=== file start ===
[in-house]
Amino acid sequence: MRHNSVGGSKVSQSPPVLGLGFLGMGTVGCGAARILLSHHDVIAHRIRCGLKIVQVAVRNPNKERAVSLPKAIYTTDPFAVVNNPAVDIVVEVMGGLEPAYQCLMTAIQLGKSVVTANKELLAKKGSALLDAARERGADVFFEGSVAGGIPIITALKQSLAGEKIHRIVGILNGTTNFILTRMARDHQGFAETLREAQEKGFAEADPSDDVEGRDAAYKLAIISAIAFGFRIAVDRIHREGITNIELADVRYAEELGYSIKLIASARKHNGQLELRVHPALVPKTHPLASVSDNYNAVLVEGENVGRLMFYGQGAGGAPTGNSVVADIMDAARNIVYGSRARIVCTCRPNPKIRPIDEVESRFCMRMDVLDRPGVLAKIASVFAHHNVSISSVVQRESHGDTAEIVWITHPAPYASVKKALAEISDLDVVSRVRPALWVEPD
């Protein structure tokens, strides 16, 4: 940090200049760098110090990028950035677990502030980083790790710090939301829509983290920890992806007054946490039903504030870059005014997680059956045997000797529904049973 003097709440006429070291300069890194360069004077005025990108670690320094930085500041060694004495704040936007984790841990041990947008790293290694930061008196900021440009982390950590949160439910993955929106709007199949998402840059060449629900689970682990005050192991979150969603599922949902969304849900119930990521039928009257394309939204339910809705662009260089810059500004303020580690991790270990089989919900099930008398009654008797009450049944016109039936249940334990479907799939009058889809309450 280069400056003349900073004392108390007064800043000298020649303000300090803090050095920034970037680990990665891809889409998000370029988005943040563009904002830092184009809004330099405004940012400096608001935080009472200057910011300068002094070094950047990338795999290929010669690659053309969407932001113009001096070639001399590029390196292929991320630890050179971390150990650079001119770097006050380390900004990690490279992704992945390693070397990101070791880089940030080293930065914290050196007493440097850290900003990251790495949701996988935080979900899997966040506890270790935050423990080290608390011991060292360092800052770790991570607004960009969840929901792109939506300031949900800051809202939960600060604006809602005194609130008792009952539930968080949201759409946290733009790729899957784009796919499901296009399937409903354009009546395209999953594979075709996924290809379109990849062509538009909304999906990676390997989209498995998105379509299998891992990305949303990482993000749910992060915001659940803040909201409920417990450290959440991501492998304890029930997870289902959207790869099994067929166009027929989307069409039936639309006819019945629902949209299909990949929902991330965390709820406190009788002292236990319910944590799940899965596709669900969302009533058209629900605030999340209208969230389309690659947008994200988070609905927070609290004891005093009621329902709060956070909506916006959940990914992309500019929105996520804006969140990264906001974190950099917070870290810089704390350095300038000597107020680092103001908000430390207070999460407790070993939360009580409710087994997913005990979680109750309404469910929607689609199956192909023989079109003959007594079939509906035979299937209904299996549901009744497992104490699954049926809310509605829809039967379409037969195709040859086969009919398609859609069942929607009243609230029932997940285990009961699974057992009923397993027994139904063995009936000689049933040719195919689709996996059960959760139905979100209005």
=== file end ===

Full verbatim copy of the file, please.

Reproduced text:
[in-house]
Amino acid sequence: MRHNSVGGSKVSQSPPVLGLGFLGMGTVGCGAARILLSHHDVIAHRIRCGLKIVQVAVRNPNKERAVSLPKAIYTTDPFAVVNNPAVDIVVEVMGGLEPAYQCLMTAIQLGKSVVTANKELLAKKGSALLDAARERGADVFFEGSVAGGIPIITALKQSLAGEKIHRIVGILNGTTNFILTRMARDHQGFAETLREAQEKGFAEADPSDDVEGRDAAYKLAIISAIAFGFRIAVDRIHREGITNIELADVRYAEELGYSIKLIASARKHNGQLELRVHPALVPKTHPLASVSDNYNAVLVEGENVGRLMFYGQGAGGAPTGNSVVADIMDAARNIVYGSRARIVCTCRPNPKIRPIDEVESRFCMRMDVLDRPGVLAKIASVFAHHNVSISSVVQRESHGDTAEIVWITHPAPYASVKKALAEISDLDVVSRVRPALWVEPD
């Protein structure tokens, strides 16, 4: 940090200049760098110090990028950035677990502030980083790790710090939301829509983290920890992806007054946490039903504030870059005014997680059956045997000797529904049973 003097709440006429070291300069890194360069004077005025990108670690320094930085500041060694004495704040936007984790841990041990947008790293290694930061008196900021440009982390950590949160439910993955929106709007199949998402840059060449629900689970682990005050192991979150969603599922949902969304849900119930990521039928009257394309939204339910809705662009260089810059500004303020580690991790270990089989919900099930008398009654008797009450049944016109039936249940334990479907799939009058889809309450 280069400056003349900073004392108390007064800043000298020649303000300090803090050095920034970037680990990665891809889409998000370029988005943040563009904002830092184009809004330099405004940012400096608001935080009472200057910011300068002094070094950047990338795999290929010669690659053309969407932001113009001096070639001399590029390196292929991320630890050179971390150990650079001119770097006050380390900004990690490279992704992945390693070397990101070791880089940030080293930065914290050196007493440097850290900003990251790495949701996988935080979900899997966040506890270790935050423990080290608390011991060292360092800052770790991570607004960009969840929901792109939506300031949900800051809202939960600060604006809602005194609130008792009952539930968080949201759409946290733009790729899957784009796919499901296009399937409903354009009546395209999953594979075709996924290809379109990849062509538009909304999906990676390997989209498995998105379509299998891992990305949303990482993000749910992060915001659940803040909201409920417990450290959440991501492998304890029930997870289902959207790869099994067929166009027929989307069409039936639309006819019945629902949209299909990949929902991330965390709820406190009788002292236990319910944590799940899965596709669900969302009533058209629900605030999340209208969230389309690659947008994200988070609905927070609290004891005093009621329902709060956070909506916006959940990914992309500019929105996520804006969140990264906001974190950099917070870290810089704390350095300038000597107020680092103001908000430390207070999460407790070993939360009580409710087994997913005990979680109750309404469910929607689609199956192909023989079109003959007594079939509906035979299937209904299996549901009744497992104490699954049926809310509605829809039967379409037969195709040859086969009919398609859609069942929607009243609230029932997940285990009961699974057992009923397993027994139904063995009936000689049933040719195919689709996996059960959760139905979100209005």